I left the rainy city of Tokyo by car around 6:00 AM. The weather started to improve around Akagi Kogen (Akagi Nature Park) in Gunma prefecture. By the time I reached Niigata prefecture, the sky was clear and sunny. First, I headed to ramen shop “Anpuku-tei Kanda Restaurant” in Nagaoka city, Niigata prefecture to try their Tsubame Sanjo Ramen, prepared from pork back fat and dried sardine soup stock. Much to my disappointment, they were temporarily closed when I arrived. Instead, I headed ten minutes away to Aoshima Shokudo to try their Ginger Shoyu Ramen planned for the following day. Named as one of five renowned ramen representative of Niigata prefecture, the ramen shop was already filled to capacity just past 11:00 AM.
This was my first time trying ginger shoyu (soy sauce flavored) soup stock, a light ginger flavor with a depth very different from the usual shoyu ramen. I finished the bowl before I knew it, but convinced myself it was just as well to start working up an appetite for an earlier dinner than usual at the traditional Japanese inn, and left the ramen shop. Apparently, another restaurant location opened in the Akihabara district in Tokyo, so I planned to stop in there as well. My conclusion was, the shoyu ramen was addictively delicious! Afterwards, I headed towards the Sea of Japan to the Teradomari Fish Market Street.
Here, many fish markets and souvenir shops occupied the area, where I headed after the dinner at the inn to purchase snacks to enjoy with my sake. The area was bustling with visitors just after the inter-prefecture travel ban was lifted, with many vehicle plates from other prefectures. Shop owners were delighted to welcome back their returning customers. Apparently, tourist spots in rural areas took a significant economic blow, so I prayed there would be no explosive spike in active cases.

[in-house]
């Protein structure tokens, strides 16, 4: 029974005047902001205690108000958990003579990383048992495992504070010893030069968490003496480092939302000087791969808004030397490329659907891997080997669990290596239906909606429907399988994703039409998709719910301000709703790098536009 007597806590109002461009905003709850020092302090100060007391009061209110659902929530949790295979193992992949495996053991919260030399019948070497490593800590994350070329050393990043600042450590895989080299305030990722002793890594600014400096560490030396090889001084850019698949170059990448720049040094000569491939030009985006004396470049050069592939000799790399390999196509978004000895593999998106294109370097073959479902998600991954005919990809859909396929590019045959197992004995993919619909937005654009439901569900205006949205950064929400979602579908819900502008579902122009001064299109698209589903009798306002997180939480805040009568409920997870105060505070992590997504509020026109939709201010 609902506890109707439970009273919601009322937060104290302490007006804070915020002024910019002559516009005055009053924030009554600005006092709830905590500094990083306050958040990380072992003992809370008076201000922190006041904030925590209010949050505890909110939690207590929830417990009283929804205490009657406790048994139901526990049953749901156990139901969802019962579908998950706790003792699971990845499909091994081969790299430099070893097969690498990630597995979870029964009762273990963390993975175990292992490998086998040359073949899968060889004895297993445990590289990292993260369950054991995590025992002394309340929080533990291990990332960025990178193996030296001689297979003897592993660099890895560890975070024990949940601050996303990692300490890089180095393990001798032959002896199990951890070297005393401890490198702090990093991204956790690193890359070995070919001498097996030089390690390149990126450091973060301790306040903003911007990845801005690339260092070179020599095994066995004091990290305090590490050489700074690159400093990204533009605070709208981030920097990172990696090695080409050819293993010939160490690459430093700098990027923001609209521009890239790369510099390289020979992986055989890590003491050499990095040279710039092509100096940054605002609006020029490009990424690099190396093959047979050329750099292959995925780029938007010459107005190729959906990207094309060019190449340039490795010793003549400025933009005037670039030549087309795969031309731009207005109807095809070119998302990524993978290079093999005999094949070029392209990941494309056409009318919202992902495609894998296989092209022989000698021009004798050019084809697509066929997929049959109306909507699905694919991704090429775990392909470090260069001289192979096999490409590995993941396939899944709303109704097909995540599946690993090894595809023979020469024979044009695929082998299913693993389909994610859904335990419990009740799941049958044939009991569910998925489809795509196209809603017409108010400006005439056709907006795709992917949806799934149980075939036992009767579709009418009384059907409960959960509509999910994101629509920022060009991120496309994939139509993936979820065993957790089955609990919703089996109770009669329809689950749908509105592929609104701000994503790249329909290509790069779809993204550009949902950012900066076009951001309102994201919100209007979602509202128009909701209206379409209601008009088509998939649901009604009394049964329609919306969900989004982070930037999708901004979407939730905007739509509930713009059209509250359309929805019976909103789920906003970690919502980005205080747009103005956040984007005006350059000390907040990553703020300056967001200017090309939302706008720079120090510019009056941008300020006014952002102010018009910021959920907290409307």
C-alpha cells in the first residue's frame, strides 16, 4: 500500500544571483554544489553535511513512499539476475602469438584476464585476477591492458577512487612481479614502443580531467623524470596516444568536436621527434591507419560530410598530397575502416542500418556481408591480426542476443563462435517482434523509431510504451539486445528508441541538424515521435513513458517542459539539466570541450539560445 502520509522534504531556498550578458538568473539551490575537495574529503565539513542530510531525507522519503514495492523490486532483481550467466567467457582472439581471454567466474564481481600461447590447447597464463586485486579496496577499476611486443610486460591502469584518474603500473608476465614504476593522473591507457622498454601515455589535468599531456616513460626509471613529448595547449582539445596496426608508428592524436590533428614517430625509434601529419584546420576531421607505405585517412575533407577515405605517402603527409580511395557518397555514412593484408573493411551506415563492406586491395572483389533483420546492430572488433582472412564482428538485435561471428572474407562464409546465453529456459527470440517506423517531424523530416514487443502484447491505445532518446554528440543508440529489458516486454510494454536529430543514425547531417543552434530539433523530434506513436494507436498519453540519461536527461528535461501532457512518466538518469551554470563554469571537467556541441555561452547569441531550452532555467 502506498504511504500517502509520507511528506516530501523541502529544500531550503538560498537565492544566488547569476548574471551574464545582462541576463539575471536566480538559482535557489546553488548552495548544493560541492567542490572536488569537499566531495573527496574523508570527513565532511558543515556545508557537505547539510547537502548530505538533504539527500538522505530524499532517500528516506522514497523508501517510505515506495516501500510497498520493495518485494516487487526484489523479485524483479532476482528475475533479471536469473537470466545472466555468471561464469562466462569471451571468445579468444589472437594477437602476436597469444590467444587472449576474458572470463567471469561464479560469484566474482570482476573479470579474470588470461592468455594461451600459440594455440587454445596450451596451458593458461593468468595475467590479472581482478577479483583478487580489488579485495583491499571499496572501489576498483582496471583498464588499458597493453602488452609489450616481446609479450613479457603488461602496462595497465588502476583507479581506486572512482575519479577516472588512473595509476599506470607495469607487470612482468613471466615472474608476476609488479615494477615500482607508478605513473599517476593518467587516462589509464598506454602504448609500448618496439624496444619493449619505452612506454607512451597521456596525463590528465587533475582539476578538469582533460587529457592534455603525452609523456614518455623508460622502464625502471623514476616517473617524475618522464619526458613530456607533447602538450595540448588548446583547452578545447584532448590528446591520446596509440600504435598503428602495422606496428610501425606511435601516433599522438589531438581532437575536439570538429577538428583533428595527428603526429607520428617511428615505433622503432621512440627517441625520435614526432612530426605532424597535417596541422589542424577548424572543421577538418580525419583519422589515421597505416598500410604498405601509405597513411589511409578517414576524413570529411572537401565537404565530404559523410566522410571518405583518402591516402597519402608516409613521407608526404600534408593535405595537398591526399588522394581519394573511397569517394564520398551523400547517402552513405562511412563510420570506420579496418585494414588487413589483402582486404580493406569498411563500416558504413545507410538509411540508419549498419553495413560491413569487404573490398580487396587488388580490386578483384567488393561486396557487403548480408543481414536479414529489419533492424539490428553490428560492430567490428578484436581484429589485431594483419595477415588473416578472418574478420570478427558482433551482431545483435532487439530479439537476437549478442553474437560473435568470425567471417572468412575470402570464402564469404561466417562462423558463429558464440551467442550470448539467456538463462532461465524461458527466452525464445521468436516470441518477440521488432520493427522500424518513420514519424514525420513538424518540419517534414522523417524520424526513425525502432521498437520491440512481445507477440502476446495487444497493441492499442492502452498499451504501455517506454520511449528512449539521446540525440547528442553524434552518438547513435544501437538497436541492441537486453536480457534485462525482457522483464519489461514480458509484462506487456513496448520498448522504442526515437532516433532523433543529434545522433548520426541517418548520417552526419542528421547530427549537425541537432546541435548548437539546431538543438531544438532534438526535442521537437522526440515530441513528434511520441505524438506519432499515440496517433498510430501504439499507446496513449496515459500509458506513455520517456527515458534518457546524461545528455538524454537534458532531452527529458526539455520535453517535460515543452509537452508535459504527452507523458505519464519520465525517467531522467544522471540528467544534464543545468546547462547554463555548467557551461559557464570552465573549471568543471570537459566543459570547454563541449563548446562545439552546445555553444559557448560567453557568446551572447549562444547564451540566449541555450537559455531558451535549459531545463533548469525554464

Next, I headed to the Kanemasu Brewery in Shibata city, producer of sake brands Hatsuhana and Kanemasu. I’ve visited several times before, but this was my first visit with the chef and his carpenter friend, so we started with the tour of the brewery. The chef and I tend to focus on the equipment, tank, and procedure to produce sake. However, the carpenter friend attending helped us enjoy the tour from another perspective, such as reviewing the structure of the brewery ceiling.
Touring a sake brewery with professionals from a different industry is fun! We enjoyed the sake brewery’s proud historic courtyard that drew great interest from the chef, a history buff. Having sparked my friend’s interest in sake was an accomplishment that made this trip worthwhile, considering our friend drinks a lot of sake but never expressed interest in sake breweries or the sake production procedure before. I graciously accepted the Hatsuhana Junmai Ginjo as a souvenir to enjoy back at the inn, and headed to the renowned Senami Onsen Hot Springs with the sun setting on the horizon. To be continued in Part II.



#Niigata #ramen #KanemasuBrewery

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Logo Branding of Japanese Sake

by Yuji Matsumoto

The logo is an important symbol that represents the product of a company. When reviewing products popular worldwide, each company studies how to best advertise their logos to have their consumers remember their logo, an important strategy. Regardless of the product, consumers are concerned with visual appeal for text and descriptions usually escape the memory.
Audi have four circles, Honda is the letter “H,” and apple is for Apple computers, logos are easy to memorize. This is also true for food products.
How does this apply to Japanese sake? Review of local ads for Japanese sake, it is difficult to see where the logo is, and often many of the brands don’t have one. It’s difficult to tell if the sake manufacturer’s name is the brand, or the product name is, or if another product name is the brand.